Lewy Body Dementia Communication Challenges – by Christina Irving, LCSW – Notes and Q&A

Speaker: Christina Irving, LCSW, Client Services Director, Family Caregiver Alliance




In mid-October 2023, Stanford’s Lewy Body Dementia Research Center of Excellence and Brain Support Network co-hosted a hybrid symposium on Lewy body dementia (LBD) caregiving.  The second talk was by Christina Irving, LCSW, with Family Caregiver Alliance.  She addressed how to communicate with your loved one with dementia.  Ms. Irving said that it’s important to be as flexible and adaptive as you can.  She shared common pitfalls, ways to cope with difficult behavior, and how to communicate with your loved one when they are experiencing delusions and hallucinations.

Below are my paraphrased notes on Ms. Irving’s talk, as well as the question and answer session afterward.

-- By Jordan Dagan, Stanford Parkinson’s Community Outreach



Though memory problems are often associated with dementia, this may not be your loved one’s primary concern.  Dementia also affects spatial and depth perception, sensory perception, reasoning, personality, hearing and language, and learning.  These may all be affected to different degrees, at different times.  How you communicate with your loved one will vary, depending on what they are experiencing, their personality and mood, other medical conditions or Parkinsonism, sleep difficulties, problems regulating their body functions, apathy, and other factors.  Your loved one’s working memory may be affected by poor attention and poor information processing, which are also often caused by dementia.  It is important to improvise, and meet your loved one where they are.  Their feelings and symptoms may change moment-to-moment.

It’s especially difficult to see someone you know very well developing dementia.  Memory loss may be hard for others to perceive, especially those outside the immediate family.  Most people are unsure how to change and adapt as their loved one’s brain is changing.  Old ways of communicating may not work, especially casual comments or indirect communication.  Your loved one’s cognition will also vary throughout the day, leaving their family without a clear idea of what to expect.  Some family members may wonder if they’re faking their symptoms, because they perform very differently at different times.  It’s vital to remember that the changes are caused by the disease.  Your loved one isn’t being difficult on purpose, and is not attempting to manipulate any person or situation.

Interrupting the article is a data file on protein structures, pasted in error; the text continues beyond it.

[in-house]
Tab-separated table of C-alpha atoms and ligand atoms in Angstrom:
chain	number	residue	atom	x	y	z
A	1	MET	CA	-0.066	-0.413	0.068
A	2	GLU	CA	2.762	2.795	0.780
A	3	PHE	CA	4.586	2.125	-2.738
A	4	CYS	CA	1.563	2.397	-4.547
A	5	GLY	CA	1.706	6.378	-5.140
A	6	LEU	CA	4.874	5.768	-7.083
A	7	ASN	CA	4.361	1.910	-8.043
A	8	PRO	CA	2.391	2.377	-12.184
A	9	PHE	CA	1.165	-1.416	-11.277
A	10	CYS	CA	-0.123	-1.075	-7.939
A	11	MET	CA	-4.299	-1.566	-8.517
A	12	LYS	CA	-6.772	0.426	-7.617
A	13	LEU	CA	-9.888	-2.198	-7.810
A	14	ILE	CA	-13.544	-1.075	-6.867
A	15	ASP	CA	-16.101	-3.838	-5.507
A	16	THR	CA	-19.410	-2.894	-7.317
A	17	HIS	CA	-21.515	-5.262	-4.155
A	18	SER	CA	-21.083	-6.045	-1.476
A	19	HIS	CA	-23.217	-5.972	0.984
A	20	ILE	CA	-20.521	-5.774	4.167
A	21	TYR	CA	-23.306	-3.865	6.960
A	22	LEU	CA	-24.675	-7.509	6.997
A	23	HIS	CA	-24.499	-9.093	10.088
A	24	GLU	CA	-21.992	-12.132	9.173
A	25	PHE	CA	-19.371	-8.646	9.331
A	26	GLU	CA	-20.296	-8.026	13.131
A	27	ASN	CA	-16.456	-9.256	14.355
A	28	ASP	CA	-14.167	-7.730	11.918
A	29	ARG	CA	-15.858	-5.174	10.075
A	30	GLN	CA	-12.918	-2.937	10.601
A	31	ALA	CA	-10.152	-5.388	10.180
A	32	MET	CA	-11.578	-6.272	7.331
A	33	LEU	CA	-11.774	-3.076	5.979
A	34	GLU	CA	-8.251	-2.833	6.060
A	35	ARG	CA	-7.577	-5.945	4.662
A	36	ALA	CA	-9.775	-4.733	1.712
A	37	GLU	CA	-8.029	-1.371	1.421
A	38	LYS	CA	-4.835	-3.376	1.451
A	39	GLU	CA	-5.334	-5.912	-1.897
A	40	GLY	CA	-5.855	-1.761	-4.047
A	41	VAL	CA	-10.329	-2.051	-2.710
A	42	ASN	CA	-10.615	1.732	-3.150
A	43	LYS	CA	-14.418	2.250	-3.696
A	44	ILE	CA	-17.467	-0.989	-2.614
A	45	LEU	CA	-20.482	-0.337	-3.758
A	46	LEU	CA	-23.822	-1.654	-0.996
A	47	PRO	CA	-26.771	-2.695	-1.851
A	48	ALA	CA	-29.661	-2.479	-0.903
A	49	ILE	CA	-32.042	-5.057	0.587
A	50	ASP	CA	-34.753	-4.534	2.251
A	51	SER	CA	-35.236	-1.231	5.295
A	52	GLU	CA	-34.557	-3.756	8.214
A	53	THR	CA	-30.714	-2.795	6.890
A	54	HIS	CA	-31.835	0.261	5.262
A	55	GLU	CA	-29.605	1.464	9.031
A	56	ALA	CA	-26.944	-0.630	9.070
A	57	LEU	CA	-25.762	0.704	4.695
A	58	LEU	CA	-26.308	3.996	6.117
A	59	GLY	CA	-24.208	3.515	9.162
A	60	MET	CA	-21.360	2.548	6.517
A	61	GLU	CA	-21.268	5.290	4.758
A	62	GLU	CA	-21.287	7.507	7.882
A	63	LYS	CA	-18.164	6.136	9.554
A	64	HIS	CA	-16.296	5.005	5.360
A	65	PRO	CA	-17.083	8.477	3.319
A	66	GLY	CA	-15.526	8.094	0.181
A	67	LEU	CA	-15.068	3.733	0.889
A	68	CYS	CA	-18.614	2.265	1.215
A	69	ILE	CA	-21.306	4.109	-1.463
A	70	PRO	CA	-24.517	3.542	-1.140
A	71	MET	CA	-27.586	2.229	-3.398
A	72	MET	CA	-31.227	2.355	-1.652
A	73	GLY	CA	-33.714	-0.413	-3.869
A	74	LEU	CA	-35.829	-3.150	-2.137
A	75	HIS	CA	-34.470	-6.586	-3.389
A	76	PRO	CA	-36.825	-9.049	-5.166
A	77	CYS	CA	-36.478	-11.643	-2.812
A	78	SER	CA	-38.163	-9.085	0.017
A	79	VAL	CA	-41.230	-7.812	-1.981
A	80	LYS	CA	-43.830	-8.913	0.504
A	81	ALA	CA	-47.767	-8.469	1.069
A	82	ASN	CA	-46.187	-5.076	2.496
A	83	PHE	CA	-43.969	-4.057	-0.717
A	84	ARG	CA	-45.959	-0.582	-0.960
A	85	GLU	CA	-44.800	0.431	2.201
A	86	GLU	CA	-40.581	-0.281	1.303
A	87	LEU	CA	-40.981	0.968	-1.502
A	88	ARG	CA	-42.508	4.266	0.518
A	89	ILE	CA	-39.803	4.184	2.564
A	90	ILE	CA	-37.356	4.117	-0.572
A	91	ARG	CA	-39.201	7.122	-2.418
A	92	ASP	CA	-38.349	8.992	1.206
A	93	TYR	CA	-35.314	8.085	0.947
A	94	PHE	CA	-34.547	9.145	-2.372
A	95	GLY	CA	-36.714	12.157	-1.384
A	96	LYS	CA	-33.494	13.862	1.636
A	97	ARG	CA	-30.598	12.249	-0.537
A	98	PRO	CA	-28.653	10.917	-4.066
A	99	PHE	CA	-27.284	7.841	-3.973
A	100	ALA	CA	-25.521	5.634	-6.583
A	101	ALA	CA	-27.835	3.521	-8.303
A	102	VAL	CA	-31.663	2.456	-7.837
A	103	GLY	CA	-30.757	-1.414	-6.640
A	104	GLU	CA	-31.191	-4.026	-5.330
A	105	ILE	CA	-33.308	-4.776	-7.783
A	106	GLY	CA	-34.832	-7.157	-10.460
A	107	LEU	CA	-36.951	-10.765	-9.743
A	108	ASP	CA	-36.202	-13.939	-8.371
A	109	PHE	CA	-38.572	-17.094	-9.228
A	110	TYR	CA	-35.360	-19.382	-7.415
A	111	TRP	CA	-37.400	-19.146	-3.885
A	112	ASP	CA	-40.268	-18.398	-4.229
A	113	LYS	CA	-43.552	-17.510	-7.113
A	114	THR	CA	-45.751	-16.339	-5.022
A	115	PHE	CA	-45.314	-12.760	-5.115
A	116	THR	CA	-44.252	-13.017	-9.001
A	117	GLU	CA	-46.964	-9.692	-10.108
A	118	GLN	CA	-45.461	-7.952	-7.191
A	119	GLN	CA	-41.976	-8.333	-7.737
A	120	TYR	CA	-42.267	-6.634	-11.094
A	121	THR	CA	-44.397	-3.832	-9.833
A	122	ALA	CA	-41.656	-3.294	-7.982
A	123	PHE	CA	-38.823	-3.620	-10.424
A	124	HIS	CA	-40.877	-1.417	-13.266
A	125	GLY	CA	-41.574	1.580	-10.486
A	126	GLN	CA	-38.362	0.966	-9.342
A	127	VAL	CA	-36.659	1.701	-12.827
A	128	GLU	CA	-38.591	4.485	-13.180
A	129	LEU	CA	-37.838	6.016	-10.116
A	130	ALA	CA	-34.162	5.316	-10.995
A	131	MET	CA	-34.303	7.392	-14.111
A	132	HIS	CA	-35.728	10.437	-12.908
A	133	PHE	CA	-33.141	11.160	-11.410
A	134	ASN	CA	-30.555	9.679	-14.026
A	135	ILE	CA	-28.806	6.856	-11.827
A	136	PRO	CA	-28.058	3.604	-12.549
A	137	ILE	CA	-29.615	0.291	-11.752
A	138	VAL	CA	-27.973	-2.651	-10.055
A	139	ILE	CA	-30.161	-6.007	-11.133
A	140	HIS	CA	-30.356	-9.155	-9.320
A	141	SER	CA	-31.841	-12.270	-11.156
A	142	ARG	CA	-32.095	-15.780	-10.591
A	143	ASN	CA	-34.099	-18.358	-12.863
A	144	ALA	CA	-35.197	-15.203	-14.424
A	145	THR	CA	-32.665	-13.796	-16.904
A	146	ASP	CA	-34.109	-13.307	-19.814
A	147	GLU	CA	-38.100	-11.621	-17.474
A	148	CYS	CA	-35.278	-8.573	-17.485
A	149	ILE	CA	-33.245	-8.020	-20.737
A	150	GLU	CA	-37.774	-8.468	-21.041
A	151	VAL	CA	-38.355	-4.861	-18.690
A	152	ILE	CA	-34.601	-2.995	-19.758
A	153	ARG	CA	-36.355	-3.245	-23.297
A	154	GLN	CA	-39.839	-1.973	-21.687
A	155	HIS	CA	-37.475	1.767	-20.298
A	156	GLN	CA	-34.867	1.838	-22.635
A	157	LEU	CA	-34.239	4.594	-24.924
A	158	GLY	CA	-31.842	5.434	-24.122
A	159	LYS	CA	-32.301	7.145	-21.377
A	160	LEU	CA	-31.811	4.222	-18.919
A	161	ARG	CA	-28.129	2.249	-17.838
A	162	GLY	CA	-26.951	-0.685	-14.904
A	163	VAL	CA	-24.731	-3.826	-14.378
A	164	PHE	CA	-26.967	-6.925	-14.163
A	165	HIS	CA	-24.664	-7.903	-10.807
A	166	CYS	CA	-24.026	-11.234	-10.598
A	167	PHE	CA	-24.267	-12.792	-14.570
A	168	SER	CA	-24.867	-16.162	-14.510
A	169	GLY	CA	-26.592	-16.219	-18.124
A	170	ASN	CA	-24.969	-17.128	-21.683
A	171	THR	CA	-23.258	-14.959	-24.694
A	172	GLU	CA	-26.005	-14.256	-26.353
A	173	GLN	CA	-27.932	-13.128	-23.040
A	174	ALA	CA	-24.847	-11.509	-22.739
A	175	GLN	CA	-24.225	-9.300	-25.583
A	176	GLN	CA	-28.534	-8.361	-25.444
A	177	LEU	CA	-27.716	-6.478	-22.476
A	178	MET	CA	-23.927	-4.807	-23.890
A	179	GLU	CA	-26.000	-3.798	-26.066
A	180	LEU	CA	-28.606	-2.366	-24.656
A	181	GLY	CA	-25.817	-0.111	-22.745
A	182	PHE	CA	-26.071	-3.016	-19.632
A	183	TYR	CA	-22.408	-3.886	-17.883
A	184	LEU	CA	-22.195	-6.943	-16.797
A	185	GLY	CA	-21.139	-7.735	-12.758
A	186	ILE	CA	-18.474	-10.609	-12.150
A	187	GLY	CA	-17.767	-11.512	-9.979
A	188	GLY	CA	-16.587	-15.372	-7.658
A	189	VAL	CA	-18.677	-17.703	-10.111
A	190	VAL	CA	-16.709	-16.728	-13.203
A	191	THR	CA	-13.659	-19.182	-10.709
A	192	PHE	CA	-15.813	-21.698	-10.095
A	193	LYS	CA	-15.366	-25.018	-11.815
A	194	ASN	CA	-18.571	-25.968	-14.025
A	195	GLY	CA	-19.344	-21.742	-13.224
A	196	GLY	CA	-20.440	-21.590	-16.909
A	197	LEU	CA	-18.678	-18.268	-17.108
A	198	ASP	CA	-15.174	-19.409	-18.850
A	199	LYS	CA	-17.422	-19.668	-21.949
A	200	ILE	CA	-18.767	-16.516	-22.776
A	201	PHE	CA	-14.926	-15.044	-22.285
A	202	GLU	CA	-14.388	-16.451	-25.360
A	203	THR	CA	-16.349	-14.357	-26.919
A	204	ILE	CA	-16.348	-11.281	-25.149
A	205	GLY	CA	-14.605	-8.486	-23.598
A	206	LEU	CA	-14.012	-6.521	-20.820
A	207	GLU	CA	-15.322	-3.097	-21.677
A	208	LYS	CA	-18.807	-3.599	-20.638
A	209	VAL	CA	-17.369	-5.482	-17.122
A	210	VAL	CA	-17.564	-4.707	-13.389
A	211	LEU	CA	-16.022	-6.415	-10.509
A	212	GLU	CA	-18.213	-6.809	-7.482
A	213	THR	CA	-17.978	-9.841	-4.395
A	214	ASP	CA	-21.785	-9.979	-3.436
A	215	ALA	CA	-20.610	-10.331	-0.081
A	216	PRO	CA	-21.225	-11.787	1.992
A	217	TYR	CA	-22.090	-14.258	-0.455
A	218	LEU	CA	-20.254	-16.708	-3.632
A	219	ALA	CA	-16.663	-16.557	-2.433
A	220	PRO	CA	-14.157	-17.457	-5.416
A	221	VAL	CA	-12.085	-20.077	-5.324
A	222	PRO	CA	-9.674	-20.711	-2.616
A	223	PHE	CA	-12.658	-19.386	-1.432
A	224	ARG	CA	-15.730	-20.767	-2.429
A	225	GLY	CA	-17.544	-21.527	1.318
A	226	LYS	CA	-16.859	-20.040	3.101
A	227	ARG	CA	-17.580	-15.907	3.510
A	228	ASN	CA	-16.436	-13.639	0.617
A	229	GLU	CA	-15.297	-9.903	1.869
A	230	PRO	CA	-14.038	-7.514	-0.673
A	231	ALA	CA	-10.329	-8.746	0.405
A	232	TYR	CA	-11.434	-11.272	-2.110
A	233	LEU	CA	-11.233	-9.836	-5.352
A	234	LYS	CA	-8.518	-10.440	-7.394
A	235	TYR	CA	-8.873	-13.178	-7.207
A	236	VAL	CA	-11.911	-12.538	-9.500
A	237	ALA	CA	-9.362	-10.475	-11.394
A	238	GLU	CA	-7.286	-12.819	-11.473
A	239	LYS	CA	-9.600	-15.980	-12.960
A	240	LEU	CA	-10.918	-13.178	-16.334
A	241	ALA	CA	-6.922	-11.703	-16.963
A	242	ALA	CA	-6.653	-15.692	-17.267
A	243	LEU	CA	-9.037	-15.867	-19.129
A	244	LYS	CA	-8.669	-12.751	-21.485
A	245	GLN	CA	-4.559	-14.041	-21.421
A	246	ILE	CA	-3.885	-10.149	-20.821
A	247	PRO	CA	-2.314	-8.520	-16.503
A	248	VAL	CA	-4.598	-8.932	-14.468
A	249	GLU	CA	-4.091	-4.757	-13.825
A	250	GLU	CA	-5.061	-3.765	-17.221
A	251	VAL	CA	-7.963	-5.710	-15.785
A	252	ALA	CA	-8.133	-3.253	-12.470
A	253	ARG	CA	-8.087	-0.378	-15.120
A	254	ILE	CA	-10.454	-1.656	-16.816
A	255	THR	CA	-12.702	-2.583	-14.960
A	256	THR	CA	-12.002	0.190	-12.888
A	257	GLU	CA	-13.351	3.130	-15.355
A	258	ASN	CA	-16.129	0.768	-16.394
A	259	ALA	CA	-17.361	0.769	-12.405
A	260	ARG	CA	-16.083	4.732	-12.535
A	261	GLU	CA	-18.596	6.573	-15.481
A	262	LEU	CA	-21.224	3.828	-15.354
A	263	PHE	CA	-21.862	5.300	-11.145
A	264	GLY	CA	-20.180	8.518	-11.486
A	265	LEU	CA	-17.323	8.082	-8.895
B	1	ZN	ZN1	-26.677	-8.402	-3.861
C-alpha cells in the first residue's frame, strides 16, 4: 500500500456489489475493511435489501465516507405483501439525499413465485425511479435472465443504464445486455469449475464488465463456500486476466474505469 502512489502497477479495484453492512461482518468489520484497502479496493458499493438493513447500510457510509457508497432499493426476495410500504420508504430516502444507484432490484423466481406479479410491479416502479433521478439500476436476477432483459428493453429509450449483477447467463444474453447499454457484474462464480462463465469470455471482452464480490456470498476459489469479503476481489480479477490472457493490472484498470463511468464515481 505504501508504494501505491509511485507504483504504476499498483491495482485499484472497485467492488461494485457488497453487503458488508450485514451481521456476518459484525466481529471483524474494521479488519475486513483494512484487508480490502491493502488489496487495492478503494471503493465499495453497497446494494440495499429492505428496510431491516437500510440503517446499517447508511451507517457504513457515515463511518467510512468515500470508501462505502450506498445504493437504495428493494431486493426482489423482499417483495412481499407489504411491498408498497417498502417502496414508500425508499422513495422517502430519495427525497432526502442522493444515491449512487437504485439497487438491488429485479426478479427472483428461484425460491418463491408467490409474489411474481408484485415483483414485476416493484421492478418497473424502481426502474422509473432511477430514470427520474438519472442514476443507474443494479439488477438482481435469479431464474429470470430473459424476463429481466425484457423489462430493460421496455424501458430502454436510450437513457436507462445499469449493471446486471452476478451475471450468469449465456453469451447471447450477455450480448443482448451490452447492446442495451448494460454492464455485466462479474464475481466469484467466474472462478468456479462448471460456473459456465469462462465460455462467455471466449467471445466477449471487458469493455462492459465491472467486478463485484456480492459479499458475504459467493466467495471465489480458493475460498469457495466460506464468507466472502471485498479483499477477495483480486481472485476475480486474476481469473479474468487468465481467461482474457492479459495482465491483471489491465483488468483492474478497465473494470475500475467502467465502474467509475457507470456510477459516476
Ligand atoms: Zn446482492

Remember that the strategies you found successful today may not work tomorrow, or may not work as well as they did today.  Be as flexible as you can when communicating with your loved one, and think ahead to brainstorm a variety of ideas you might use.


Common pitfalls when caring for someone with dementia:

  • Expecting them to reason rationally, and/or to understand your explanations.
  • Expecting their reality to be “objective,” and/or the same as yours.
  • Expecting them to keep agreements.  Cognitive impairments to memory and focus will interfere with your loved one’s ability to remember agreements.
  • Overestimating or underestimating what the person can do, across different areas of life and functioning.
  • Neglecting your own needs.
  • Asking questions that require short-term memory (ex. What do you think about what I just said? What did you have for breakfast?).


The following is a list of thoughts people tend to experience when acting as a care partner for someone with dementia.  These thoughts fuel frustration.  

  • They know better than that!
  • That must be on purpose!
  • They’re not listening.
  • I did this already.
  • They could do that yesterday, so why can’t they do it today?
  • They’re not doing all they can.
  • They don’t say thank you! They treat me like a servant.

When these thoughts are causing stress, take a moment to acknowledge your feelings.  The situation seems annoying, tiring, frustrating, etc., and this is a normal response!  Remember that your loved one is not in control of their behavior, that their dementia is caused by a disease, and the situation is not their fault.  Think of how you can get your needs met while acting as their care partner.  Consider building a team for getting help caring for your loved one.


A behavior most often has a cause.  Look for what triggers your loved one to do things you don’t expect, to find out more about why your loved one is behaving that way.

They may be looking for the familiar.  Consider what you know of the person’s background and previous environments.

They may be seeking something to do, especially if they’re apathetic.

They may be trying to manage their physical needs, or trying to manage pain. Dementia often causes difficulty understanding internal feelings, and articulating their needs to others.

If your loved one is agitated or having outbursts, they may need to express fear or anger, and may have no other way to do it.

They may want to maintain personal control, especially because the disease limits their ability to manage their own time and resources.